Figure 4 plots the ratio of soybean divided by corn prospective plantings results against the soybean divided by corn crop insurance projected prices. The results tend to follow a linear trendline, indicating a relationship between soybean and corn prices and relative area. In other words, as soybean prices increase relative to corn, soybean acreage relative to corn tends to increase. Anything above 1.0 on the y-axis indicates soybean intentions surpassed corn intentions. This has occurred twice since 2011.

The dotted line in the chart represents a linear trendline. The dot for 2022 is the furthest from the line, indicating that relative prices in 2022 have the worst explanatory power for relative area since 2011. The corn prices relative to soy would typically have kept more acres in corn. However, the high input costs this year changed the normal relationship.

Figure 4

Fertilizer needs for corn are much greater than for soy. Analysis for Central Illinois shows 453 material pounds for corn versus 215 pounds for soybeans of fertilizer per acre. Consequently, with the large runup in fertilizer prices, this has led to a larger cost increase in corn. Using these rates and Illinois fertilizer prices reported by USDA Agricultural Marketing Service for early March, soybean fertilizer costs per acre increased from $56 to $91 in the past year, while corn fertilizer costs increased from $131 per acre to $255. Using the assumed yields for Central Illinois, the increase in costs was converted to a per-bushel basis and subtracted from the soybean and corn prices to create a 2022 fertilizer adjusted price ratio. That figure better captures some of the underlying factors in the market. As can be seen in Figure 4, this ratio lies along the trend line, indicating that once the run-up in fertilizer prices is accounted for, the 2022 soybean and corn relative plantings are in line with the historical relationship.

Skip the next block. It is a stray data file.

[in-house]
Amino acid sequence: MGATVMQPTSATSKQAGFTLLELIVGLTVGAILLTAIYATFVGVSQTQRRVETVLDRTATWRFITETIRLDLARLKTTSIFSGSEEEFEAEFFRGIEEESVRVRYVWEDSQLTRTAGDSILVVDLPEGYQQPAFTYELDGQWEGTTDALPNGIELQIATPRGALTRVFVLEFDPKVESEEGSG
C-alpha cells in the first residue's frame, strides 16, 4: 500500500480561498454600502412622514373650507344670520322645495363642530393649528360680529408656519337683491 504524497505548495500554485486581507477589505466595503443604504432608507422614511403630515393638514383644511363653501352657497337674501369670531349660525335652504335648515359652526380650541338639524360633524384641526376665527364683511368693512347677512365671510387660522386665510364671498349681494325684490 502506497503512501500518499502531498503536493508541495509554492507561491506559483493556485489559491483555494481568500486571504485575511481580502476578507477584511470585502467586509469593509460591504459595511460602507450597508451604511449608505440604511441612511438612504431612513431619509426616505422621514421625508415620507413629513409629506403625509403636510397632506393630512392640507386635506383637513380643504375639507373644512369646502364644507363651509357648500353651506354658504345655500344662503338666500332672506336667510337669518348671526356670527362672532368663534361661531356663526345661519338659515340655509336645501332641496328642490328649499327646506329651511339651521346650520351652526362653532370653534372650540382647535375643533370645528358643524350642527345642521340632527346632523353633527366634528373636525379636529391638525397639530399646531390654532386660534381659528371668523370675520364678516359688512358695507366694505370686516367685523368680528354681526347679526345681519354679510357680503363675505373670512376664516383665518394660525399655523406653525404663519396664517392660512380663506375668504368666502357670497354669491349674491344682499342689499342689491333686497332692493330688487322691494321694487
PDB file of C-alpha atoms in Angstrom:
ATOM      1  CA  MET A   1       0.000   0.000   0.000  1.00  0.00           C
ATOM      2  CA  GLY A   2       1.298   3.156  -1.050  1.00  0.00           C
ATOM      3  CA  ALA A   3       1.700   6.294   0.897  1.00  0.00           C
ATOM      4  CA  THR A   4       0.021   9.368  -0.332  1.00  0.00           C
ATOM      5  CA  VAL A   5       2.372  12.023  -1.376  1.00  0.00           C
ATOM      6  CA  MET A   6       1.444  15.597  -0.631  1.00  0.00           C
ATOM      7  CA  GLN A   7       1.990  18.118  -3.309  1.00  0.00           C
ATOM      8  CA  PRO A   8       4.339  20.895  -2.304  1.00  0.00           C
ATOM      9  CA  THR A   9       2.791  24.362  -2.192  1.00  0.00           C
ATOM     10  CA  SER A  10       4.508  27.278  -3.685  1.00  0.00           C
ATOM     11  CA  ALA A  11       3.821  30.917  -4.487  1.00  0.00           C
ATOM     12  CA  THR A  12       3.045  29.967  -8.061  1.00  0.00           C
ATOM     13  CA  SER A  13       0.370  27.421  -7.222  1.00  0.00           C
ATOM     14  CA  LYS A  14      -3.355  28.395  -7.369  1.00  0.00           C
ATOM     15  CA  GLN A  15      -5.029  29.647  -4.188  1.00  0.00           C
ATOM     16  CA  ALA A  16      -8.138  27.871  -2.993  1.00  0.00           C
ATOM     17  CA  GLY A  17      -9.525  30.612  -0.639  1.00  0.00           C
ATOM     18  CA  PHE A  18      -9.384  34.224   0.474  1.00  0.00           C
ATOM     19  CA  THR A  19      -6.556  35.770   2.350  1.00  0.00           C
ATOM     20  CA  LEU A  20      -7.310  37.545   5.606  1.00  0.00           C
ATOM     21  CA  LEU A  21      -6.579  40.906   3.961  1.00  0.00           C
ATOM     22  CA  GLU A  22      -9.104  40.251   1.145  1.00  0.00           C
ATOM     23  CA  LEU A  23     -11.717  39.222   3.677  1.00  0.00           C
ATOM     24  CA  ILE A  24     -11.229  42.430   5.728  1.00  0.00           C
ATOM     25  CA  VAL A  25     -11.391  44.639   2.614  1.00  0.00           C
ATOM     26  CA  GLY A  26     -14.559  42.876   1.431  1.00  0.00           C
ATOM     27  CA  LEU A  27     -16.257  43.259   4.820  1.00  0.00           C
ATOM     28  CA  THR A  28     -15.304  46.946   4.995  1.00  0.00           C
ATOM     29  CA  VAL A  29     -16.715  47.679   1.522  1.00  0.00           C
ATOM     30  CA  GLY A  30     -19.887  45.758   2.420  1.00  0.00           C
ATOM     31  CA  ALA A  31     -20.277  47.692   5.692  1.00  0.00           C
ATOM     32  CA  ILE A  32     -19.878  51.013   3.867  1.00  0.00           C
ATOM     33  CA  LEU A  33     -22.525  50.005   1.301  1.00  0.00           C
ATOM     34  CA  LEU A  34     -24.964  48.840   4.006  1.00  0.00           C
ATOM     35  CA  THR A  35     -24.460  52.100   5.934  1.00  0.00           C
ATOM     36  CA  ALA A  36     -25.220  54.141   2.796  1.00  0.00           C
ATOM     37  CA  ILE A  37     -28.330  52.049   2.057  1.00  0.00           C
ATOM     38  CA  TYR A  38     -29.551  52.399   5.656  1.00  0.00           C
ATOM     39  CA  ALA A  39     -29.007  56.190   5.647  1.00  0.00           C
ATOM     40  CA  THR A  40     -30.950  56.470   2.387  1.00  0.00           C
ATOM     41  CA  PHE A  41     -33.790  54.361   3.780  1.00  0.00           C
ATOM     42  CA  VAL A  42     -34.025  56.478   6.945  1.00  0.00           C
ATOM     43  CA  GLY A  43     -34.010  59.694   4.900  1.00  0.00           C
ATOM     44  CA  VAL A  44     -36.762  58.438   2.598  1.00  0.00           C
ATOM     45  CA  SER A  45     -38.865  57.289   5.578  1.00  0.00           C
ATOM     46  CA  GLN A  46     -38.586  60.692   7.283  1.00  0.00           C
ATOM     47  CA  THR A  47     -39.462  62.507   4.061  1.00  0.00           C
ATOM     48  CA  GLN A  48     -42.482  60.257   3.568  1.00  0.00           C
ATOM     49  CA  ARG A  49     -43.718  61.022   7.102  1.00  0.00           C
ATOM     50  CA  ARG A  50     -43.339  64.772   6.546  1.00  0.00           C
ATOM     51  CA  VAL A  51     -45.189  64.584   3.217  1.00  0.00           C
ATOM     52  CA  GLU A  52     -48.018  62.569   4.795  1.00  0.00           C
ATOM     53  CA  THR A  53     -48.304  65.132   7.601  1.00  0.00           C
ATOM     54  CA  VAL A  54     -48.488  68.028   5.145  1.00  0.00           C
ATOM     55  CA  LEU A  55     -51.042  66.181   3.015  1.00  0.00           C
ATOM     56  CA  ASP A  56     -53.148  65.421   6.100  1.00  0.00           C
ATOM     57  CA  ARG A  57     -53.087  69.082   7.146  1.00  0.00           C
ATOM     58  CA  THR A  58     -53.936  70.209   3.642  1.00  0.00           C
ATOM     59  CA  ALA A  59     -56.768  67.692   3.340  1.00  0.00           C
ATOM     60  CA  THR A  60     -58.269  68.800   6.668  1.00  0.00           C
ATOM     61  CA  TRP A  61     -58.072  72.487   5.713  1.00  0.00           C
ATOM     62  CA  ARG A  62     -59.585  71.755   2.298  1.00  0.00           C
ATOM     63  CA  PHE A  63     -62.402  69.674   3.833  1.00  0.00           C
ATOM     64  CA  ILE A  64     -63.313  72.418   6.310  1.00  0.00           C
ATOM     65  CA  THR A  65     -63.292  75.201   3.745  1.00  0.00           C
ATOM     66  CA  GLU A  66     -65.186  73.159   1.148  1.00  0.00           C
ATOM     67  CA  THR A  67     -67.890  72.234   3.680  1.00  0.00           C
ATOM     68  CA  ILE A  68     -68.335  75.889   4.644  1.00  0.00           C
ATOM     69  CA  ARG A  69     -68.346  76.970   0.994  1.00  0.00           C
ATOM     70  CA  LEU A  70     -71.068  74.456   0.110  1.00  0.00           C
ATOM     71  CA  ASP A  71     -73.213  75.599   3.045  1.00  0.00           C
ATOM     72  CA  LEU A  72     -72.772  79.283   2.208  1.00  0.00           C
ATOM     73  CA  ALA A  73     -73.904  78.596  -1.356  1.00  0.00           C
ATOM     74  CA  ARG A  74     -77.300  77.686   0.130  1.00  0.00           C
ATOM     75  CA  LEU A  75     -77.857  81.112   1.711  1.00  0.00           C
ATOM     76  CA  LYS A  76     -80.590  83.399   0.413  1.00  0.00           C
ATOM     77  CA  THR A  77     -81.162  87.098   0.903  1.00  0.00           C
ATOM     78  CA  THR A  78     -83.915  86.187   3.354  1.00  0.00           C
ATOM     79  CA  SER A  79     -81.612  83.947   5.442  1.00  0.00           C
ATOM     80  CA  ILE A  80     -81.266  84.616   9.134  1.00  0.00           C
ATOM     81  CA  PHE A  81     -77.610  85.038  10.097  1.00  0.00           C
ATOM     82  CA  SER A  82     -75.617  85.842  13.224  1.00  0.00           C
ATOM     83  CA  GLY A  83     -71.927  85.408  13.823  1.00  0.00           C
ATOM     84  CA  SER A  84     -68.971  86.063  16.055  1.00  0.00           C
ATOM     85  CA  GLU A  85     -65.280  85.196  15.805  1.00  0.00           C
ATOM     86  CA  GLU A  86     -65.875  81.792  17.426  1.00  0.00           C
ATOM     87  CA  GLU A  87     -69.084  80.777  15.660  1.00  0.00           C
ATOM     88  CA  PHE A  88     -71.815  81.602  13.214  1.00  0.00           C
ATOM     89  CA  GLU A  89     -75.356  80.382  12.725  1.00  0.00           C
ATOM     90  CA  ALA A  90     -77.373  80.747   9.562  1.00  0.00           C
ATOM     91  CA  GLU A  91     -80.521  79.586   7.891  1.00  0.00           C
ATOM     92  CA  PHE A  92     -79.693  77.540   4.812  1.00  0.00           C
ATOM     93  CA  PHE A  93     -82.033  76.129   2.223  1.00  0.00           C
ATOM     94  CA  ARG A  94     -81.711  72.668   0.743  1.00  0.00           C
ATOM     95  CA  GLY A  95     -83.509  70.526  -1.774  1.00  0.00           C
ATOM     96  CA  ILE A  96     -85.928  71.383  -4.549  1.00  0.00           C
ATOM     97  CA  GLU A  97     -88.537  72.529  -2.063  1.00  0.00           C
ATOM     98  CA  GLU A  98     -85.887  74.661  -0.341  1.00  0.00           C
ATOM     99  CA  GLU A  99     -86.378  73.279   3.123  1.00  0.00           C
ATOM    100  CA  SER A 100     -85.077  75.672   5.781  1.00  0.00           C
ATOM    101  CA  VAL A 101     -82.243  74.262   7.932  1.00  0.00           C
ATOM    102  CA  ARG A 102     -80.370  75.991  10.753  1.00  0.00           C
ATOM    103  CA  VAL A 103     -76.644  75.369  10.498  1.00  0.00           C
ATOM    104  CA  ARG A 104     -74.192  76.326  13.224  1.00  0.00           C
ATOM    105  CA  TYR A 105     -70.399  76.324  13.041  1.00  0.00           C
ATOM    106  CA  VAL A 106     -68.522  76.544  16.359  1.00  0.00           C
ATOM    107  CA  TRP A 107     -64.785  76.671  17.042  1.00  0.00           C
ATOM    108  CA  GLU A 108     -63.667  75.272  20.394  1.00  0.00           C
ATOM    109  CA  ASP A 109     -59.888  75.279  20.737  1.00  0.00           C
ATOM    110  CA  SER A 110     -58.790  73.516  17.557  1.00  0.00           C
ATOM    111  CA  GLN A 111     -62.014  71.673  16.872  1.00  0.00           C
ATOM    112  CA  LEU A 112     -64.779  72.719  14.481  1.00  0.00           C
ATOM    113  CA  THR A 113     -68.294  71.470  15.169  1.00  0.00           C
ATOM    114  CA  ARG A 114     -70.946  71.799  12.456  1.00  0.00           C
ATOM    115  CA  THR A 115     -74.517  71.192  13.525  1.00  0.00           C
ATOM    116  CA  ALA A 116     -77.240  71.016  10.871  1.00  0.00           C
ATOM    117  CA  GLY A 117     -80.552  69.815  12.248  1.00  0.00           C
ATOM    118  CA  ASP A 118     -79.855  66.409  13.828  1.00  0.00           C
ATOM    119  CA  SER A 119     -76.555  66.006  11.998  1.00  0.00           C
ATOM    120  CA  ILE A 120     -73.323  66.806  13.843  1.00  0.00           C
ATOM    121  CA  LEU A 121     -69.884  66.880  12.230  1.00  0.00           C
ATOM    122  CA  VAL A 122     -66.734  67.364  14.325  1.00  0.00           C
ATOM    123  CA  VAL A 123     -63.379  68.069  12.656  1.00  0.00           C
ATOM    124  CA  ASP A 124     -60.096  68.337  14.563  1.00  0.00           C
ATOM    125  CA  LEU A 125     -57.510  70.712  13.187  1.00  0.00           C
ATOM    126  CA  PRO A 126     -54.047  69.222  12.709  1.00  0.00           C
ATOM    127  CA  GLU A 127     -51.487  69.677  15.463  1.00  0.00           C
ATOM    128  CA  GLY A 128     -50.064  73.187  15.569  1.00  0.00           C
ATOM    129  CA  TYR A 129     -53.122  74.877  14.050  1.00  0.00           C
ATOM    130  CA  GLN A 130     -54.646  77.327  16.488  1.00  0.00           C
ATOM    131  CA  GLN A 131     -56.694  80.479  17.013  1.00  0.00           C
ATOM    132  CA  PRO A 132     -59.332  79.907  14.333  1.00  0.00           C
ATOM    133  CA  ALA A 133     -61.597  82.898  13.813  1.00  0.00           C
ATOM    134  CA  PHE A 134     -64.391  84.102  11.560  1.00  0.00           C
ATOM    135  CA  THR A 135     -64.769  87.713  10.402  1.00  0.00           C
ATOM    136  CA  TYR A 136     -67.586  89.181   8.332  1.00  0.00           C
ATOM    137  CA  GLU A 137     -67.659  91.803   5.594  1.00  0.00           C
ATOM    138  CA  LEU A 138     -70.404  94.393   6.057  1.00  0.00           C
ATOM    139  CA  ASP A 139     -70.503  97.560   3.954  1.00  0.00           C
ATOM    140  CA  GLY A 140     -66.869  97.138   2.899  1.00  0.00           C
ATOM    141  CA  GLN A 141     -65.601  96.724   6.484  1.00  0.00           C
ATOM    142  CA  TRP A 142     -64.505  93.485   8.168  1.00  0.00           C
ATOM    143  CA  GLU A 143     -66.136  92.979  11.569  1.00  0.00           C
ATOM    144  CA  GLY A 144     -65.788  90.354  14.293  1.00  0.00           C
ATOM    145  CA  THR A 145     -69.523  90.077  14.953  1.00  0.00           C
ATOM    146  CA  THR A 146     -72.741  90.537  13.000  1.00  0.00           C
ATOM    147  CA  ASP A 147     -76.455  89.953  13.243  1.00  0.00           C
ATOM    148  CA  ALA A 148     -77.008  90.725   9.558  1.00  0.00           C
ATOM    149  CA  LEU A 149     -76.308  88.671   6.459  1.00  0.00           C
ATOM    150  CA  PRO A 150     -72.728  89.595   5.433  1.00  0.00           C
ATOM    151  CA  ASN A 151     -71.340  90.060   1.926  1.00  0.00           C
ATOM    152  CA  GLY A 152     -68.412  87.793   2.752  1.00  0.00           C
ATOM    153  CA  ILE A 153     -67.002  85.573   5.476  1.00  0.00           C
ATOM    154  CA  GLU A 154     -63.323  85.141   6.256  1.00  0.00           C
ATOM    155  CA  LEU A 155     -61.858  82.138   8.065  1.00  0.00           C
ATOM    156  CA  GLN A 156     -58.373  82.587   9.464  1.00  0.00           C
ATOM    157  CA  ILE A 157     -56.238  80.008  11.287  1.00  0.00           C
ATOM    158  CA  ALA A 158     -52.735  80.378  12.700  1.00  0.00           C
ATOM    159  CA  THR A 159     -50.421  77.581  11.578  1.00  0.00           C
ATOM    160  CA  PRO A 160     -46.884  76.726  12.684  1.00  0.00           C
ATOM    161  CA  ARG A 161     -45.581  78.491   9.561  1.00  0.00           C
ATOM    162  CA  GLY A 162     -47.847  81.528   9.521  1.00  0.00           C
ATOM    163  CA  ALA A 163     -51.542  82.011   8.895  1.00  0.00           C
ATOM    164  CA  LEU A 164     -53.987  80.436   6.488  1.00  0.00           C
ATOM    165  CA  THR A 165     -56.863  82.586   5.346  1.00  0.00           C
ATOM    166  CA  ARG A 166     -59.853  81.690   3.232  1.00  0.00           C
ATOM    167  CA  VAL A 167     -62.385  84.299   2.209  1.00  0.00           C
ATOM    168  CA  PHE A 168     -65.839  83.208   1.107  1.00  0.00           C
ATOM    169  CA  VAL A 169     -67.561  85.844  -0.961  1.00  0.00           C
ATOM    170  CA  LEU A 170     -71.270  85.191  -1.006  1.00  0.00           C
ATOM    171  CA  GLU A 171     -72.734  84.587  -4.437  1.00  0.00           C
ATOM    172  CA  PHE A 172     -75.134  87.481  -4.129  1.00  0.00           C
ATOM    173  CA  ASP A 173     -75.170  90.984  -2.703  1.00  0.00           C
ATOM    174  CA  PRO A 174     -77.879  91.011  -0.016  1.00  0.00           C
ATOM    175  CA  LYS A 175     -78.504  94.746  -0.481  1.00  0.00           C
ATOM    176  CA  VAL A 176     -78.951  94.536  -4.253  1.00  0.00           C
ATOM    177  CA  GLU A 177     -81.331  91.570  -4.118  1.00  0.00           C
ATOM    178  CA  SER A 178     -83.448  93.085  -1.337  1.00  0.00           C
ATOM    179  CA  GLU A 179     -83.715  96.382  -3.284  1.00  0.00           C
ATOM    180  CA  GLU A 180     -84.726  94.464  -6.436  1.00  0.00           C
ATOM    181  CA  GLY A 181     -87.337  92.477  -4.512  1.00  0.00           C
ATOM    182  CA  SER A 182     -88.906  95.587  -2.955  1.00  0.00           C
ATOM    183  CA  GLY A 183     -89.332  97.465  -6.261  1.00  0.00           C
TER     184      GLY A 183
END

Surprisingly, using the Central Illinois yields and projected prices, the change from 2021 to 2022 corn returns is better than the change is for soybeans. In other words, the actual returns would seem to indicate that more corn should have been planted. Why didn’t that happen? A couple of factors could explain. The first is that there have been reports of spot fertilizer unavailability for certain products. At times, farmers might not be able to get or at least lock in prices for the fertilizer they want. Soybeans’ simpler fertilizer needs could help mitigate this issue. Second, a higher input crop is riskier to grow in times of high volatility. Farmers incur input costs in the spring and must wait until the fall to realize revenues. While high crop prices currently could favor corn, prices could fall before harvest or the crop could come up short, leaving producers stuck with high expenses without the revenue. Even though crop insurance is providing a high projected price, farmers must experience a loss before indemnities are triggered. As a result, soybeans provide a safer option in the current environment. If the weather and market conditions hold, it will likely be input costs that propel soybeans to achieve a new record for area in the United States.